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Imprints of a people

Urvashi Sarkar
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An ongoing photo exhibition in the Capital captures the essence of the Sidi, an African tribe that has over the years, made India their home

From the exhibition:Boys from Rander, Surat, 2009.PHOTO: Courtesy Ketaki Sheth/Photoink and National Gallery of Modern Art
From the exhibition:Boys from Rander, Surat, 2009.PHOTO: Courtesy Ketaki Sheth/Photoink and National Gallery of Modern Art

Intimate glimpses of the life of a community, vignettes from their culture and people at their unaffected best have been movingly captured by veteran photographer Ketaki Sheth in an exhibition on the Sidi, little known Indian tribes of African descent.

Between 2005 and 2011, Ketaki travelled through Gujarat, Bombay, Goa, Hyderabad and the forests near Manchikere in Karnataka, clicking the Sidi. Elaborating on the complex process which yielded these photographs, Ms. Sheth said in an email, “As an outsider to a small community, I had to make sure I won their confidence and friendship. I took time to photograph them and returned with their pictures; slowly a friendship formed and I owe this to the three Sidi I have dedicated my book to.” The exhibition takes its title, ‘A Certain Grace. The Sidi: Indians of African Descent’, from her book which was launched earlier this year.

These bold and arresting pictures, all in black and white, are striking in their grace and spontaneity and depict the community in a range of contexts and moods — the Sidi at home, at work, at music and dance, at festive and religious ceremonies.

The pictures arouse a medley of emotions — ranging from the easy camaraderie of young boys, to the protectiveness of sisterhood, the cheekiness of youth, the shy delight of a bride-to-be, to the chutzpah of elderly women. The pictures of the Sidi also contain a great deal of natural imagery, such as forests, water and animals.

According to an artiste statement by Ms. Sheth, the Sidi arrived in India well over 500 years ago as seafarers, merchants and slaves from the east coast of Africa. Her book on the Sidi also contains an introduction to the community by Prof. Mahmood Mamdani, a prominent Ugandan academic of Indian origin. According to Prof. Mamdani, the Sidi migrated to India over successive historical periods as traders, armed African sailors, pearl divers and as slave-soldiers.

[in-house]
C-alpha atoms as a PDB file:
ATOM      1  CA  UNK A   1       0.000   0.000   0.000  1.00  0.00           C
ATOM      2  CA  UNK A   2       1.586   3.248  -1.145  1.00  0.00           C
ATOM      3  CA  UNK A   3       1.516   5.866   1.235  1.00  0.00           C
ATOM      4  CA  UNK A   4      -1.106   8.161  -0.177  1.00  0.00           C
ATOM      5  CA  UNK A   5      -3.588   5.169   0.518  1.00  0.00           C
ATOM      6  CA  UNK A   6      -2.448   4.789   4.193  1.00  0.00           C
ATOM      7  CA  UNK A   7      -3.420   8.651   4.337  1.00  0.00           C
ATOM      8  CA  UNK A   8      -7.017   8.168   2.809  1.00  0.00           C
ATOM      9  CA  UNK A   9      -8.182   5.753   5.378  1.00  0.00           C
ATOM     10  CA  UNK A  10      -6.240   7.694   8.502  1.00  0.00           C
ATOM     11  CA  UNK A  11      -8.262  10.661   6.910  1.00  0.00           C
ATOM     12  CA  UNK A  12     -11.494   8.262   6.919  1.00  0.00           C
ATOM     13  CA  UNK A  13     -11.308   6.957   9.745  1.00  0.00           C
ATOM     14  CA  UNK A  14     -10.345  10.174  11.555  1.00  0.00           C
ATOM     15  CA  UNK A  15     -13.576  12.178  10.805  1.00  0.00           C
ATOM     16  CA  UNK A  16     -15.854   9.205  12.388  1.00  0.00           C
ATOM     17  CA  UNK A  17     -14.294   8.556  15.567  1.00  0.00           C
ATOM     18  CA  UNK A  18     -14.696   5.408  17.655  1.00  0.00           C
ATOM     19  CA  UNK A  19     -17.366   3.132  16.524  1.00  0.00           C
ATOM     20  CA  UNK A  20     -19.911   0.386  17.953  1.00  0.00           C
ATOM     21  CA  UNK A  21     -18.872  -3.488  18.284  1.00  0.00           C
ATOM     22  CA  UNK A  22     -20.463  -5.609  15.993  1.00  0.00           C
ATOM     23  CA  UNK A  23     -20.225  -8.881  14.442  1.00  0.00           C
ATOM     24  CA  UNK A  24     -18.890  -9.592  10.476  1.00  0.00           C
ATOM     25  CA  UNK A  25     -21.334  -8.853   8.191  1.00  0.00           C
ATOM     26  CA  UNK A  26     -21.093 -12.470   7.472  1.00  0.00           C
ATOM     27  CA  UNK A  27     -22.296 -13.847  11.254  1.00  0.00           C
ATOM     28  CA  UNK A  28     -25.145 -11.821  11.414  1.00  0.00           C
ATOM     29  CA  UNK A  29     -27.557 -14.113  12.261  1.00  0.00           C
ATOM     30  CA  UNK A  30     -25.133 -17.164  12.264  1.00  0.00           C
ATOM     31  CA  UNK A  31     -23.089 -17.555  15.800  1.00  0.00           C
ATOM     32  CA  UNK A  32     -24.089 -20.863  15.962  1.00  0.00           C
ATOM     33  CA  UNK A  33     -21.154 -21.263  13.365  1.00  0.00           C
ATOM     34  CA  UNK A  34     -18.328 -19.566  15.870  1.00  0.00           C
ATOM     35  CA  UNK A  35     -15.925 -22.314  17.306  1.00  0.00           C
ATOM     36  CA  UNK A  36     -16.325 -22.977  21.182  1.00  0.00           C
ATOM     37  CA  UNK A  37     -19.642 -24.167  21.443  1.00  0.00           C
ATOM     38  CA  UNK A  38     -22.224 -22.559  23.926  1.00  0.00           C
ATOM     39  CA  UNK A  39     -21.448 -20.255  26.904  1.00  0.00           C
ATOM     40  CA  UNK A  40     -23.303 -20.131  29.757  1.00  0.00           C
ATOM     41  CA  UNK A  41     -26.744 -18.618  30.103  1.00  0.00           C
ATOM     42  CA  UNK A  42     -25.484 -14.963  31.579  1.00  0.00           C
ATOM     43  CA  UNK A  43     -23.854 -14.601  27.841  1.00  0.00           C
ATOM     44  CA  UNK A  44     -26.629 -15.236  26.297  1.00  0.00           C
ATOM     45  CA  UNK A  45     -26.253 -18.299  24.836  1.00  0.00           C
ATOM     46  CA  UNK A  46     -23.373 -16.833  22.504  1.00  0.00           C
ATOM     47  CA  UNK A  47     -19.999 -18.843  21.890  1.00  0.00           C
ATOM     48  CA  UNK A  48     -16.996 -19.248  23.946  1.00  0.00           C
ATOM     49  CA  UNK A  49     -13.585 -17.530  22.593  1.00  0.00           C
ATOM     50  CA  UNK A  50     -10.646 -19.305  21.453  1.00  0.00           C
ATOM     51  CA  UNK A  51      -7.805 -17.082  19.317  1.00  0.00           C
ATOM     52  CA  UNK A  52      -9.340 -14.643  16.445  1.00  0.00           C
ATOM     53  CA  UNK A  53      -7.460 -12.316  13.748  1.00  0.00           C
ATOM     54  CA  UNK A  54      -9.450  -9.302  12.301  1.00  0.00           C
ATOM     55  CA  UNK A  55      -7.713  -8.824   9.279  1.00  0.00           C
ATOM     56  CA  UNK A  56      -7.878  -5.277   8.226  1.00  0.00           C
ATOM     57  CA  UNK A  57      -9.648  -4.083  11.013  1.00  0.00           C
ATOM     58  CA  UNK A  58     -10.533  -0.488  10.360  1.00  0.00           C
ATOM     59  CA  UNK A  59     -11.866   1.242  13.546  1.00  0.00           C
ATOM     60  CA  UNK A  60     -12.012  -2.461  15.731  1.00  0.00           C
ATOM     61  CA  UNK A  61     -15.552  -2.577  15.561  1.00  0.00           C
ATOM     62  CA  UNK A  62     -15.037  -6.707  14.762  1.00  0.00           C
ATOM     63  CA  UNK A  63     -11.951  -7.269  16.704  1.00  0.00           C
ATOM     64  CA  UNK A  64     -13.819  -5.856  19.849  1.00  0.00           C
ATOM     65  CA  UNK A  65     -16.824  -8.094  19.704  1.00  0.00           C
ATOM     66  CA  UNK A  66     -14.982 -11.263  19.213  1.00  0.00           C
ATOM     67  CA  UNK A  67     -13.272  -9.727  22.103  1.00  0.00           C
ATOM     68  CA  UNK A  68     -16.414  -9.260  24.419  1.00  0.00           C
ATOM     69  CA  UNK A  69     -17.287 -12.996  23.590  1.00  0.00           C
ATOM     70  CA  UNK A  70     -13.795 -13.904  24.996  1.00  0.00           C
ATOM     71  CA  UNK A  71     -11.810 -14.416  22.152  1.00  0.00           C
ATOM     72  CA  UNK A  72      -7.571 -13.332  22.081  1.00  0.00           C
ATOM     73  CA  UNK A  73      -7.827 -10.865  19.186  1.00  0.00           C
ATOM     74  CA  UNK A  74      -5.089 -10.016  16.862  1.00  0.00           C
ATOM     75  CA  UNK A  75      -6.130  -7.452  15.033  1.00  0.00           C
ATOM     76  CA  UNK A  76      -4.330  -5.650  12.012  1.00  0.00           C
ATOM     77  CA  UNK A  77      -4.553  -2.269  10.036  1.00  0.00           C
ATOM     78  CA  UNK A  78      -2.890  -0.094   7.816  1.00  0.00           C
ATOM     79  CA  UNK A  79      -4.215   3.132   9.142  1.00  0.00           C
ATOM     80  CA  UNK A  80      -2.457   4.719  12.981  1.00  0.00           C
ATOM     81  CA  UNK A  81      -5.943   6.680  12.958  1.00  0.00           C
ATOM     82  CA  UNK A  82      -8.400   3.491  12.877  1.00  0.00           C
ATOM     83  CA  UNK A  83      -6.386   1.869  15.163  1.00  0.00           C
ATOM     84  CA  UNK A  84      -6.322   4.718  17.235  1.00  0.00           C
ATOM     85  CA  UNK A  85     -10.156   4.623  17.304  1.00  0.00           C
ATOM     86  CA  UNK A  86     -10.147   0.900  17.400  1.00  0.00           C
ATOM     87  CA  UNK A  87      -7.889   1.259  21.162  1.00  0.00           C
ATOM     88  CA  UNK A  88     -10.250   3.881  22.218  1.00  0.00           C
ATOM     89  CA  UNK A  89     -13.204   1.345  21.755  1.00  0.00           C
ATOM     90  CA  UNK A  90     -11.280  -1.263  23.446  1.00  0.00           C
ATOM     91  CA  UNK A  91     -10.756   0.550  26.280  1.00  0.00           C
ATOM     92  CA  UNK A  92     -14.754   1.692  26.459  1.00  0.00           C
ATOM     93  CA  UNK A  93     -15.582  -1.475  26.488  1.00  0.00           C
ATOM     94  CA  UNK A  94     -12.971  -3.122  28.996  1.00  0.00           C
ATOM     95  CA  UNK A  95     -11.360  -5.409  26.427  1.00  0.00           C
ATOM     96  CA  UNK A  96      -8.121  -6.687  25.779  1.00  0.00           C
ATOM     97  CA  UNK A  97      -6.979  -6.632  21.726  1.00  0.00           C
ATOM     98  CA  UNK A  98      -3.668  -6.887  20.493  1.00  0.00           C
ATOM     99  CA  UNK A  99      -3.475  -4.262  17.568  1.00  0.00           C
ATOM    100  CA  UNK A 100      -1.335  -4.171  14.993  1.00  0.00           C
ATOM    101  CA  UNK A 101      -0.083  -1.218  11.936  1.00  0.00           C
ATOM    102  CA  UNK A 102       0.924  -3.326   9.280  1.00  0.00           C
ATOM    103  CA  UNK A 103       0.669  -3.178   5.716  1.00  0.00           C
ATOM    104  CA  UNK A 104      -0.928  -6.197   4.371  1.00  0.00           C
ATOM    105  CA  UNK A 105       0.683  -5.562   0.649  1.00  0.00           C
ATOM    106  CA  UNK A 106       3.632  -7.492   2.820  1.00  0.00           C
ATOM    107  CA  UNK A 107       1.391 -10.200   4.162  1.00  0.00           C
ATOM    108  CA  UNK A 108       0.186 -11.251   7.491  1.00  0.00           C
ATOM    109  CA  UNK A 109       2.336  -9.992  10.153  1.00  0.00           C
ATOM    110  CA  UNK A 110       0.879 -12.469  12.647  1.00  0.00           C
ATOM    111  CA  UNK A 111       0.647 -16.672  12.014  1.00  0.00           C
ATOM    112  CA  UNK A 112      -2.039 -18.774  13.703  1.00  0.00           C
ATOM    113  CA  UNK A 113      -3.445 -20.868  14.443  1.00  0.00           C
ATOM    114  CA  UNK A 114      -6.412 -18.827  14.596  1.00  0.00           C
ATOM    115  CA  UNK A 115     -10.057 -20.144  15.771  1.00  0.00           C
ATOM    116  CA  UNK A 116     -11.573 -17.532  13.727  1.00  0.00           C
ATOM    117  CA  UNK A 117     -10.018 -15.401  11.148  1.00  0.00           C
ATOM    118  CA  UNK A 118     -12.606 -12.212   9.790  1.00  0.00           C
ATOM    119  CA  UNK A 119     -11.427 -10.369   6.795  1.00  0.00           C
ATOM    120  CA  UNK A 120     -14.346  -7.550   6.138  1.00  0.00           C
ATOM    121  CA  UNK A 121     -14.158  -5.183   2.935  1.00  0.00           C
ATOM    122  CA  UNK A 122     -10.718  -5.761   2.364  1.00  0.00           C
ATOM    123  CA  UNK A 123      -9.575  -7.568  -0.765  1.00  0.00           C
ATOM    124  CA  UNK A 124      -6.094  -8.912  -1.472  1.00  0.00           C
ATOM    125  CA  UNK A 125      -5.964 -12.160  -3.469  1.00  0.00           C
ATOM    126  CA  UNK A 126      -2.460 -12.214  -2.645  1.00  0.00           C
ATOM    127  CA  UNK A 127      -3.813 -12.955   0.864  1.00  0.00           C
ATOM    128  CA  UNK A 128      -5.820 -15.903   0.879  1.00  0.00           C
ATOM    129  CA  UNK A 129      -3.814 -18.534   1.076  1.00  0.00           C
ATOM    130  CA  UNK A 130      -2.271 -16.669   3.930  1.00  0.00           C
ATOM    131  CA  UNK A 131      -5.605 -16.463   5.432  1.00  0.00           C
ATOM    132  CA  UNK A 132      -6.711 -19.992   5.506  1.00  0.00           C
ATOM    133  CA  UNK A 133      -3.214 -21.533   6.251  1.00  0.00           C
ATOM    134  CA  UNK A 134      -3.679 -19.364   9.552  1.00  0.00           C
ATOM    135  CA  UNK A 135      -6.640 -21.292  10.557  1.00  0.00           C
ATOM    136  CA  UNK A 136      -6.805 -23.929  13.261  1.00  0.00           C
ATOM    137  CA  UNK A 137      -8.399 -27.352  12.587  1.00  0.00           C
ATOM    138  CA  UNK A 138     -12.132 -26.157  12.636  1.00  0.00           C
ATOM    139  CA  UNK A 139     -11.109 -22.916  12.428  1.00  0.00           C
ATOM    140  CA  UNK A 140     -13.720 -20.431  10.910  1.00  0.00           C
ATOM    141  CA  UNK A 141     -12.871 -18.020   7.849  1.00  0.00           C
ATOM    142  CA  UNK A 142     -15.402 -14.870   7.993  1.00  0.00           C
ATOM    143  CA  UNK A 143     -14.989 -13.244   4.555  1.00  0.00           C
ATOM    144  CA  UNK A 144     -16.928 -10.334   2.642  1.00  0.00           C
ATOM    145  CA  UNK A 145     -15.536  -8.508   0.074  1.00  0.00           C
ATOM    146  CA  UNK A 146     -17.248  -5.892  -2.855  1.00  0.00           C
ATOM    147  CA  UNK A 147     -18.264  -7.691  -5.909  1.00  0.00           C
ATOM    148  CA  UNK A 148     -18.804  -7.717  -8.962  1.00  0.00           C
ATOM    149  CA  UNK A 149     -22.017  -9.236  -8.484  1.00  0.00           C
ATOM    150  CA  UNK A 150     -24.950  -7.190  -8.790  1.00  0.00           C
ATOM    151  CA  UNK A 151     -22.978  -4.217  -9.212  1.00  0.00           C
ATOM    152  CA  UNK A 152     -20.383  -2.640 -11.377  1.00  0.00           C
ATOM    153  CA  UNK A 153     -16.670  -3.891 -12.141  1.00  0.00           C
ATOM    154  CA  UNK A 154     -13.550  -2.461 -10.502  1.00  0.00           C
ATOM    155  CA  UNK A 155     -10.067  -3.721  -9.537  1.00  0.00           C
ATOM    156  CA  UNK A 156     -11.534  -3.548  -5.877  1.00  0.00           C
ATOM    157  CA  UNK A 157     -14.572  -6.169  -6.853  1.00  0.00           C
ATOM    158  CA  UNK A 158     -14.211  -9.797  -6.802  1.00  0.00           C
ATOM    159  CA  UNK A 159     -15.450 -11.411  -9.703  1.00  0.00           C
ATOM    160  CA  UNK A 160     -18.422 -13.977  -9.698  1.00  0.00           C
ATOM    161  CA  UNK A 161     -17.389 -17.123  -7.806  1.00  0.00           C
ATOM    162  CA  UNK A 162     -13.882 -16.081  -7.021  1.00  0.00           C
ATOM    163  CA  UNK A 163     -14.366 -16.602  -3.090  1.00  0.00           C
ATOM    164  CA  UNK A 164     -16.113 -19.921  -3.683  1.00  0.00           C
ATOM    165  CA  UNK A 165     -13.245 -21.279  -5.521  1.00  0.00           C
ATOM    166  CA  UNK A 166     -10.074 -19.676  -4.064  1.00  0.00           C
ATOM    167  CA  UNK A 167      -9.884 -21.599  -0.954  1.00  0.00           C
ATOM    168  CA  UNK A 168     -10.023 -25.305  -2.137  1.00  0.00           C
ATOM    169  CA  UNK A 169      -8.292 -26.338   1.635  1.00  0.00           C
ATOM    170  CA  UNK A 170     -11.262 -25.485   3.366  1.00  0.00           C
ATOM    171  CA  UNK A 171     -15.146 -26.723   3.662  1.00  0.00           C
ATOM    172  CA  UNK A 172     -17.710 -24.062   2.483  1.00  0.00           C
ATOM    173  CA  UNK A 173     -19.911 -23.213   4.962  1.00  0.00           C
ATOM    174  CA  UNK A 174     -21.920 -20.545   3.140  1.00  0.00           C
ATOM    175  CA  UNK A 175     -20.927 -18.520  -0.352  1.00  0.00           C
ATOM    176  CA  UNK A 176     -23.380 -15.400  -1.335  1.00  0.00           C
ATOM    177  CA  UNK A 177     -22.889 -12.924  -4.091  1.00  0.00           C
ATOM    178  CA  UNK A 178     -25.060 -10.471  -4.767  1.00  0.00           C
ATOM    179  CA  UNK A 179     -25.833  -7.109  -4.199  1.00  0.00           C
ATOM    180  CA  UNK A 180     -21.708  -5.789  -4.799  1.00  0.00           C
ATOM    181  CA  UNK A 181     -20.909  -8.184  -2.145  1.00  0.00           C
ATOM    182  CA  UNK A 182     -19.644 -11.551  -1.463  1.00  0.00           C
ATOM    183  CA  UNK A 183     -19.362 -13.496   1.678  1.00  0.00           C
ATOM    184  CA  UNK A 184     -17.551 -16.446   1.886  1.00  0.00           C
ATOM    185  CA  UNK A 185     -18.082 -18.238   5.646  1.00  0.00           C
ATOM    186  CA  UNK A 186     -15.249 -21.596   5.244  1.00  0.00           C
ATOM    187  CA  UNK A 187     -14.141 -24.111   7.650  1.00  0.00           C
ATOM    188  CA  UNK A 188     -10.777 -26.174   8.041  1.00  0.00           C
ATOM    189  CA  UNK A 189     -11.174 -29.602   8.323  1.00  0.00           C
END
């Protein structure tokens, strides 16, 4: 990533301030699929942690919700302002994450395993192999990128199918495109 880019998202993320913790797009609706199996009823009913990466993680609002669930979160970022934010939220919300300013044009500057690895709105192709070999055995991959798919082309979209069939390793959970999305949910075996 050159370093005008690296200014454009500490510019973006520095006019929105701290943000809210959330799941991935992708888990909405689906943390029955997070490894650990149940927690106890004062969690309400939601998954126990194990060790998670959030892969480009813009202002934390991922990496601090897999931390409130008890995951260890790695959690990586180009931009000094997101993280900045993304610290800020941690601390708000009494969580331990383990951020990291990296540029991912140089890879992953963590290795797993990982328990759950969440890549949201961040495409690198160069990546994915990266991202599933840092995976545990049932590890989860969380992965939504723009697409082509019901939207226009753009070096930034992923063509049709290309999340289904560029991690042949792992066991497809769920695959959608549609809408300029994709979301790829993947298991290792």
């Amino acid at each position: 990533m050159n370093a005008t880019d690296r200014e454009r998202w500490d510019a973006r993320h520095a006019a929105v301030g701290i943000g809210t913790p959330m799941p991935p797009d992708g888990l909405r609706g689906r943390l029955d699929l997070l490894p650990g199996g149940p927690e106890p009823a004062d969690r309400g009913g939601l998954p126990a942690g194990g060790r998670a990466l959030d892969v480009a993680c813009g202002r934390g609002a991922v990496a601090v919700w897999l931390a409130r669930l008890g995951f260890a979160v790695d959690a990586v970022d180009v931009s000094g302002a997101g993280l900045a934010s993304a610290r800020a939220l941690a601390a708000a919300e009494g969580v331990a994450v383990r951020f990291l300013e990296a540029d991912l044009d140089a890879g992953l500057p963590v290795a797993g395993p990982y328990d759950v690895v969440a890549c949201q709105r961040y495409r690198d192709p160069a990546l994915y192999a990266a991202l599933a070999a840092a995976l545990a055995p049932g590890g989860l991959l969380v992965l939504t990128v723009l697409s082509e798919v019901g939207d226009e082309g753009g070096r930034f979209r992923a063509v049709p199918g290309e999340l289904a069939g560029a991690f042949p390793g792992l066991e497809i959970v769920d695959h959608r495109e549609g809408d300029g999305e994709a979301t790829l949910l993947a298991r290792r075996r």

The Sidi in India have predominantly Scheduled Tribe (ST) status. According to the Union Ministry of Tribal Affairs website, the Sidi have ST status in districts of Goa, Gujarat, Karnataka and Daman and Diu. Talking of discrimination against them, Ms. Sheth says she is aware of instances of racial barbs and problems with getting a passport. She mentions the instance of a Diu-based Sidi who was discouraged from joining the Indian Army, after people told him that he would not be accepted.

“I think the real problem is that their ST status does not always get them the benefits they ought to get and some Sidi feel that other tribes are more fortunate,” she says.

Prof. Mamdani in his essay also quotes the Sidi who say that unlike other tribes, they have not been able to organise well. The lack of Sidi in politics, teaching and medicine has resulted in their not being aware of their rights.

Over the centuries, the Sidi have embraced local language, dress and food, but retain a distinct African heritage in their appearance, dance, music and spiritual practices. Though most Sidi live in rural areas, they are also in cities such as Mumbai, small towns and cities in Gujarat. Their religious composition is diverse — they are Sufis in Gujarat, Mumbai and Hyderabad; and Christians and Hindus in Goa and Karnataka respectively.

Some of the most memorable imagery in the exhibition is of women. The images of Reshma, a part-time student and farmer; Hirbaiben Lobi posing on her three acre farm; the cigarette-puffing Aminaben and the strikingly beautiful Rizwana are hard to forget, and linger on.

“I found the women to be strong, fearless and dynamic,” says Ms. Sheth, citing the instance of Hirbaiben Lobi, a farmer who employs Sidi women in her local organic manure business and is also celebrated for organising around 600 women from households where men would drink and gamble. There are other examples — of Farida who holds a bank job and spends her free time helping out in her community and Salmaben who has helped women resolve family and land-related problems.

Ms. Sheth has been interviewed by a Johannesburg radio show and also been contacted by galleries and academics in relation to her work with the Sidi. But she is not sure how aware people in Africa are of the Sidi, or for that matter, if there is awareness of the community even in India where they live.

The exhibition which is on till November 3 at the Jaipur Gallery, National Gallery of Modern Art, Delhi, is presented by NGMA in collaboration with Photoink.

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